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Why you should be using a Headless CMS
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Why you should be using a Headless CMS

Arthur Gaff, Pull Developer, talks about Headless CMS What is it? And what are some of the benefits of working with a Headless CMS?
A Headless CMS, if you haven’t already heard, is a CMS (Content Management System) that is its own separate entity. Usually CMS systems are connected to your website physically (known as a Coupled CMS), but a Headless CMS is hosted somewhere else, like the cloud.

Usually Headless CMS content is accessible through an API (Applications Programming Interface) or CDN (Content Delivery Network).

I know what you’re thinking, why does IT (Internet Technology) have so many anagrams? Frankly I don’t know, but a better question is: why should I use Headless CMS? In this blog I’ll give you a few reasons on why Headless CMS is better for you.

Some benefits of a Headless CMS

  • Any brand or marketing manager knows that it’s a huge hassle to have your website go down. Analytics can’t gather data, and more importantly users and customers can’t access your website.

    Headless CMS means if there are any updates to CMS functionality your system can be updated without the site having to be redeployed, meaning no annoying downtime.
  • A Headless CMS means everything is on a different server, this means that any attacks on your website won’t affect content on services you provide. These services could be a mobile app connected to your CMS, or a chat bot for instance. A Headless CMS means that any attacks on your CMS system are contained and don’t spread to all your other programmes. Which is pretty handy!
  • Headless CMS is ready for omnichannel. If you plan on having multiple channels that will need to show the same content, Headless CMS avoids human error as well as duplicate work. It separates concerns, all the content creators can edit content in a single place and it will be up to date and consistent on all your channels, reinforcing your brand image and message and leaving less room for error.


A Headless CMS is not only useful for websites. Last year we created a chat bot for one of our events, building it in a Headless CMS.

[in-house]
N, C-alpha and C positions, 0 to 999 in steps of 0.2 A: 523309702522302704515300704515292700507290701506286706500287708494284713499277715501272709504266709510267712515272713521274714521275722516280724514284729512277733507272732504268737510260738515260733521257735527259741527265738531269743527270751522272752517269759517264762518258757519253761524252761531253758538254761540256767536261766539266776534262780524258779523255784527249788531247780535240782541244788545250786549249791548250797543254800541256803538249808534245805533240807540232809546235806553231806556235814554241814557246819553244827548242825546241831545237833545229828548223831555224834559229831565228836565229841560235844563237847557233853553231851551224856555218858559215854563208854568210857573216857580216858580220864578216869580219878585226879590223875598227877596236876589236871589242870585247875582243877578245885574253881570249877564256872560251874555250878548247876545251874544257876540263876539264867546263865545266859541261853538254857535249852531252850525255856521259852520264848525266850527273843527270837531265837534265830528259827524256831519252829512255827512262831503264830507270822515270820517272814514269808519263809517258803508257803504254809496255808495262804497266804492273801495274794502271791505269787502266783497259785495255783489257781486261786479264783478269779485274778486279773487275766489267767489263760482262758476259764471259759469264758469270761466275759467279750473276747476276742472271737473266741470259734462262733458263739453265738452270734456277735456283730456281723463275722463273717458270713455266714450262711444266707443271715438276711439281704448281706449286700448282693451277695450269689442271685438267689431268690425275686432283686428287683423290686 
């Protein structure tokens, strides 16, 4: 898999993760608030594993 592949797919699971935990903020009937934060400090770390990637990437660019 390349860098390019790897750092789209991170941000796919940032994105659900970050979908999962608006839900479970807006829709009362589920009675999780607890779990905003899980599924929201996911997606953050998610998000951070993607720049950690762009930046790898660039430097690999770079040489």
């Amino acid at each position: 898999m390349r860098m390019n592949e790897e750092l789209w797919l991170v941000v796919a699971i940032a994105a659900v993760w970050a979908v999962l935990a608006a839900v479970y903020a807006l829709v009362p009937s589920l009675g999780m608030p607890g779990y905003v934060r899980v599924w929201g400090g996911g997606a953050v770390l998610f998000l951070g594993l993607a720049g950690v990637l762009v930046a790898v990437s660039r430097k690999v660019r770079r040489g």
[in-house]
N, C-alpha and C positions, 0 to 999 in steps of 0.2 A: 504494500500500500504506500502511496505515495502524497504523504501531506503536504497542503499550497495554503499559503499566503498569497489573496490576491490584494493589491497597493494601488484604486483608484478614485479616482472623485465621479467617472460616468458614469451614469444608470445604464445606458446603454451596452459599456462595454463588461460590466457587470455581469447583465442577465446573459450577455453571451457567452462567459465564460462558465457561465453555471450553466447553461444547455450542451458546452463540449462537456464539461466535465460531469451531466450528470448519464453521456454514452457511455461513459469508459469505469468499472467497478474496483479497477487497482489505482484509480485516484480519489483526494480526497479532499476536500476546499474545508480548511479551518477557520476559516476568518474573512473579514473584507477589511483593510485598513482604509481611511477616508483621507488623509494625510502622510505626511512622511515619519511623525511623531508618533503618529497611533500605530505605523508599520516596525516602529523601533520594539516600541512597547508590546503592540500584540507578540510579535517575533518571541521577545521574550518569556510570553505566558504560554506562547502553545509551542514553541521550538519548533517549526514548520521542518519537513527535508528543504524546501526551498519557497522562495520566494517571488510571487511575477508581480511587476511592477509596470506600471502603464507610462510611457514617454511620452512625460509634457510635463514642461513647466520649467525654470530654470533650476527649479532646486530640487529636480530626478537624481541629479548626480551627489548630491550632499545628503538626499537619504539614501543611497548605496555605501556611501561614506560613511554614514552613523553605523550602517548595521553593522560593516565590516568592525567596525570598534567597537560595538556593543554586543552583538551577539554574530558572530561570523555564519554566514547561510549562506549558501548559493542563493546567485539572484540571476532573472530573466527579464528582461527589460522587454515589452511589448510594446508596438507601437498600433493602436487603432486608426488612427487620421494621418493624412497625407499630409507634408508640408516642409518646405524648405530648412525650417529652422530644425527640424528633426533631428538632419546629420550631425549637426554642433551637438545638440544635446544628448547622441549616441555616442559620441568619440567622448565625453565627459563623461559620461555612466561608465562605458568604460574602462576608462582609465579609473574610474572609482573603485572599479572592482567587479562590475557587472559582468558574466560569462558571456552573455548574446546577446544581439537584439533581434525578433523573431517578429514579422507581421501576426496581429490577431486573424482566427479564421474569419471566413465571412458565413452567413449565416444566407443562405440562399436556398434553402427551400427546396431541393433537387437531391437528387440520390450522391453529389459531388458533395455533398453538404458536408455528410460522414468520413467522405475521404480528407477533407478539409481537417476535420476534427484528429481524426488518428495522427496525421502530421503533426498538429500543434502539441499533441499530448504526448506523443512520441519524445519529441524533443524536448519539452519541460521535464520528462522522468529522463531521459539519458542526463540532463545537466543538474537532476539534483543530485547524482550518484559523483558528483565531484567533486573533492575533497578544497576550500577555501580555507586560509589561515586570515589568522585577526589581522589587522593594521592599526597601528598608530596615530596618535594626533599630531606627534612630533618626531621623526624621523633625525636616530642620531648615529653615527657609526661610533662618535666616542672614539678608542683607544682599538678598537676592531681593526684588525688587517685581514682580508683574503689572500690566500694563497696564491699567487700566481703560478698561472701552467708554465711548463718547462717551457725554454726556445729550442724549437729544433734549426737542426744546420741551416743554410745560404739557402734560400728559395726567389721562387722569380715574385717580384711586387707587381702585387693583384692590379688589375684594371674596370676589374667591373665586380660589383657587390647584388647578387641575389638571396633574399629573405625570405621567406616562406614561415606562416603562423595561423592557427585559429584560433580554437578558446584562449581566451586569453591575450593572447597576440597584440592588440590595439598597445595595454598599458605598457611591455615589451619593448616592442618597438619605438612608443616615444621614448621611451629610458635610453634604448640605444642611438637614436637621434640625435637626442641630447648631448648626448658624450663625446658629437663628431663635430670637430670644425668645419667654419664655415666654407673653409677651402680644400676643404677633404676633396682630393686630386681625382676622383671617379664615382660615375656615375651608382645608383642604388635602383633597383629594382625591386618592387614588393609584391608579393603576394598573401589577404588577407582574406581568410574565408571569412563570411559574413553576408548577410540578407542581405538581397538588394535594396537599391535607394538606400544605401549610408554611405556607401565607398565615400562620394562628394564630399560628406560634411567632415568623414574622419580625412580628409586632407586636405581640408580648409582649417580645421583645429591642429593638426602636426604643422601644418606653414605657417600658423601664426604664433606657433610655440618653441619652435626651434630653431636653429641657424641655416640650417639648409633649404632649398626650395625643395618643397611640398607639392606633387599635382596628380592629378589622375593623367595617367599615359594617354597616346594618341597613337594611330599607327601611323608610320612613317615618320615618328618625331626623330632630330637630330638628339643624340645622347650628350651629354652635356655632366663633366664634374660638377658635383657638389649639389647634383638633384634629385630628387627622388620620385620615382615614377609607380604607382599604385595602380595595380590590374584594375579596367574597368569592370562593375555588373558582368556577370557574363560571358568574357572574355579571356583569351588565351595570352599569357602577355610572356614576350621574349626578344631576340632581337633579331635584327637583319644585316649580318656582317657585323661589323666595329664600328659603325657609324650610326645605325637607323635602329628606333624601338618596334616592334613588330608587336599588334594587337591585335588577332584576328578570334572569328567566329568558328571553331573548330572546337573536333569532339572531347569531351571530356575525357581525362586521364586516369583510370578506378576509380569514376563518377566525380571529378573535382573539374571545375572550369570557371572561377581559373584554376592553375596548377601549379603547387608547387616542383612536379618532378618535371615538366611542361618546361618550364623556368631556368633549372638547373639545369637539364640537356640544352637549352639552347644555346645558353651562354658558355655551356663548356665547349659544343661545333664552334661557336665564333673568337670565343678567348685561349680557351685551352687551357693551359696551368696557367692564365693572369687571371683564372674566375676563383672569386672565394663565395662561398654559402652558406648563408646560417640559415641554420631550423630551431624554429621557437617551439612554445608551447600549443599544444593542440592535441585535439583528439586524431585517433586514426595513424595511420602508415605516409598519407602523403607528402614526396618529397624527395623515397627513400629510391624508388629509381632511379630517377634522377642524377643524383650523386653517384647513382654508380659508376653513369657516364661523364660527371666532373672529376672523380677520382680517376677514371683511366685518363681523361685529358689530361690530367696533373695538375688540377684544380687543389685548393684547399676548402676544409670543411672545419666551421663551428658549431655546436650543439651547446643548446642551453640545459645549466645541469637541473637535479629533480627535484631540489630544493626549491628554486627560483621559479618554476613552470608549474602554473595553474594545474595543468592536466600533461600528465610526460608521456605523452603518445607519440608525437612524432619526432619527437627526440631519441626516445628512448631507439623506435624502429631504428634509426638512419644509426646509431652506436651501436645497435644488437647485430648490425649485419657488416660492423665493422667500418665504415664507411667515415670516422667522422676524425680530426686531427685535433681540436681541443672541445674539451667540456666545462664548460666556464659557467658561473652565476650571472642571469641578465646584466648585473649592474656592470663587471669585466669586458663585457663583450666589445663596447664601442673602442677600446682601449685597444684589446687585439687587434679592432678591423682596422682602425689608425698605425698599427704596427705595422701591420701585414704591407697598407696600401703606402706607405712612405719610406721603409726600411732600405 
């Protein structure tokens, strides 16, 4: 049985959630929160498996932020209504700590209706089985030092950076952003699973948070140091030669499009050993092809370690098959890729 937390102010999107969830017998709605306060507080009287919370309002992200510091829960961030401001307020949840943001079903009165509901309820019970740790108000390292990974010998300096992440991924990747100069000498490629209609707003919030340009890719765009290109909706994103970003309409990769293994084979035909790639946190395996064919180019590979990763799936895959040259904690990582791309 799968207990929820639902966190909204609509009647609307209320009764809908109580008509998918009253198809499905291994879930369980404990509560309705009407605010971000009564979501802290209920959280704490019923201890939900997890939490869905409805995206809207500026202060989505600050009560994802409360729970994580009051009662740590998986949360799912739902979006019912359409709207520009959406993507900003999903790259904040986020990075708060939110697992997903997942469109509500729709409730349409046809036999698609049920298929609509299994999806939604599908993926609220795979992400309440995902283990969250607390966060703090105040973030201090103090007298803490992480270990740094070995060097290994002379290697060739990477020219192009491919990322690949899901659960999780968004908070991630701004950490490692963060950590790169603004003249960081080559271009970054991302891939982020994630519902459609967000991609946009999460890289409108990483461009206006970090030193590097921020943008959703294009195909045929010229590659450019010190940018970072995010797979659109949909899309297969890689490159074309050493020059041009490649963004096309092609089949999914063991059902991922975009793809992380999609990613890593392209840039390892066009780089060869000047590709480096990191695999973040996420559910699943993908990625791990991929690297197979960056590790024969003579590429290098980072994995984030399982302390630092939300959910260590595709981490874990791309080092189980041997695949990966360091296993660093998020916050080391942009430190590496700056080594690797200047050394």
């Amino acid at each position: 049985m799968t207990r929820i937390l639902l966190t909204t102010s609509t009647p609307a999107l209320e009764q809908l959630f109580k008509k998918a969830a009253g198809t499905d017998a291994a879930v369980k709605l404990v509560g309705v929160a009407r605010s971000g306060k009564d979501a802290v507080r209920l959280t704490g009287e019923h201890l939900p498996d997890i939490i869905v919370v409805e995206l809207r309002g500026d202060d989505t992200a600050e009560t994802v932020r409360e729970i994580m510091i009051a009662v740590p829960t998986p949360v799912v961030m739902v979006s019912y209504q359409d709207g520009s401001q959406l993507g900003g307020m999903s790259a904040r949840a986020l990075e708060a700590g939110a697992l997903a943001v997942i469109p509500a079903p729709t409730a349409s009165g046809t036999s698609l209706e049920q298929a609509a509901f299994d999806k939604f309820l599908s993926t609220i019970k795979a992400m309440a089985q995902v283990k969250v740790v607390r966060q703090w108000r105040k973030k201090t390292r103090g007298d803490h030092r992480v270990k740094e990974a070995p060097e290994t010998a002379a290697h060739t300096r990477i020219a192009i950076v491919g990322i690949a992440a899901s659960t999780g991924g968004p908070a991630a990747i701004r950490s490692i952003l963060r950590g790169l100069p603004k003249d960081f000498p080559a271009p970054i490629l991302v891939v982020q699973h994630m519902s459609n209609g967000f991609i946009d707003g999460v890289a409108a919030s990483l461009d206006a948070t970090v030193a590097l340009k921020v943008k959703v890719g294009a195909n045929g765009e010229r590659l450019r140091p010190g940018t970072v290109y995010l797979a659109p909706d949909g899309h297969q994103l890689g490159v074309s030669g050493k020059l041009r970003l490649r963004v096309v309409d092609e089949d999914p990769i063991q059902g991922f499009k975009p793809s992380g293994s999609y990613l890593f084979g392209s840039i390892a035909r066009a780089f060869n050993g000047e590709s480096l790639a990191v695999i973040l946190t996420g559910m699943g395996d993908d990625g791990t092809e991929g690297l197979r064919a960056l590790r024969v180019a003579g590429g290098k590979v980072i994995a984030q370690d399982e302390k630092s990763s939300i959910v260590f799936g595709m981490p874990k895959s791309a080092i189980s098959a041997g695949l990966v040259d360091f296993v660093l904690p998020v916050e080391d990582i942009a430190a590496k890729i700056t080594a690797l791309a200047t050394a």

The main benefit for us was that whenever we wanted to edit the content for the bot rather than functionality, there was no need to do another deployment, it was a simple edit, save and publish. If we had to make last minute changes on the day of the event we could.
Kentico, one of our partner suppliers, wrote all about the Pull event bot in one of their user case study articles, which you can read here.
  • The Headless CMS framework of working gives the flexibility of content editors using whichever CMS they prefer, such as Kentico cloud, your Developers should then be able to integrate the backend for you into your data systems using API’s.  This will reduce any learning/training time needed, as your developers and content editors will already be familiar with their chosen platform or have used it in the past.
  • You may have heard of content friction. This is when so much approval and feedback is needed for site content it slows down content creation sometimes to a complete halt, therefore further delaying go live date. I’ve seen this before with projects where the website development is done ready for deadline, but content doesn’t get completed until a few months after the deadline due to content having to be created after a certain amount of development is done.

    Headless CMS allows copywriters to work as soon as the content needed for the pages is agreed, which is usually very early on in the process. This allows development and content creation to happen in parallel from then onwards, reducing the time needed for a new project and removing the delay issue of content friction.
  • Another benefit of using a Headless CMS is the simple functionality. For example, Kentico cloud uses an easy drag and drop tool for creating objects.

So how can you make moving to a headless cms a seamless process?

As every business and project is different so instead of giving you a step by step process, I’m instead going to mention a few important things to be considered when working with a Headless CMS:
  • Agree naming conventions for content. This creates a more unified process for both content editors and developers, as everyone is on the same page. Developers know where to pull the content from within the CMS and copywriters know what to fill the field in with.
  • Get content creation and your copywriting team working as soon as possible on the project. The beauty of Headless CMS is that content creation works in tandem to your development team. Avoiding that nasty content friction scenario.

Hopefully I’ve sold you the benefits of having a Headless CMS. From unifying content updates across channels, to reducing content friction.

Our partner Kentico have some great case studies to inspire you to get your business using a Headless CMS. And, of course Pull is always on hand to help 😉.

Posted 1 April 2019 by Arthur Gaff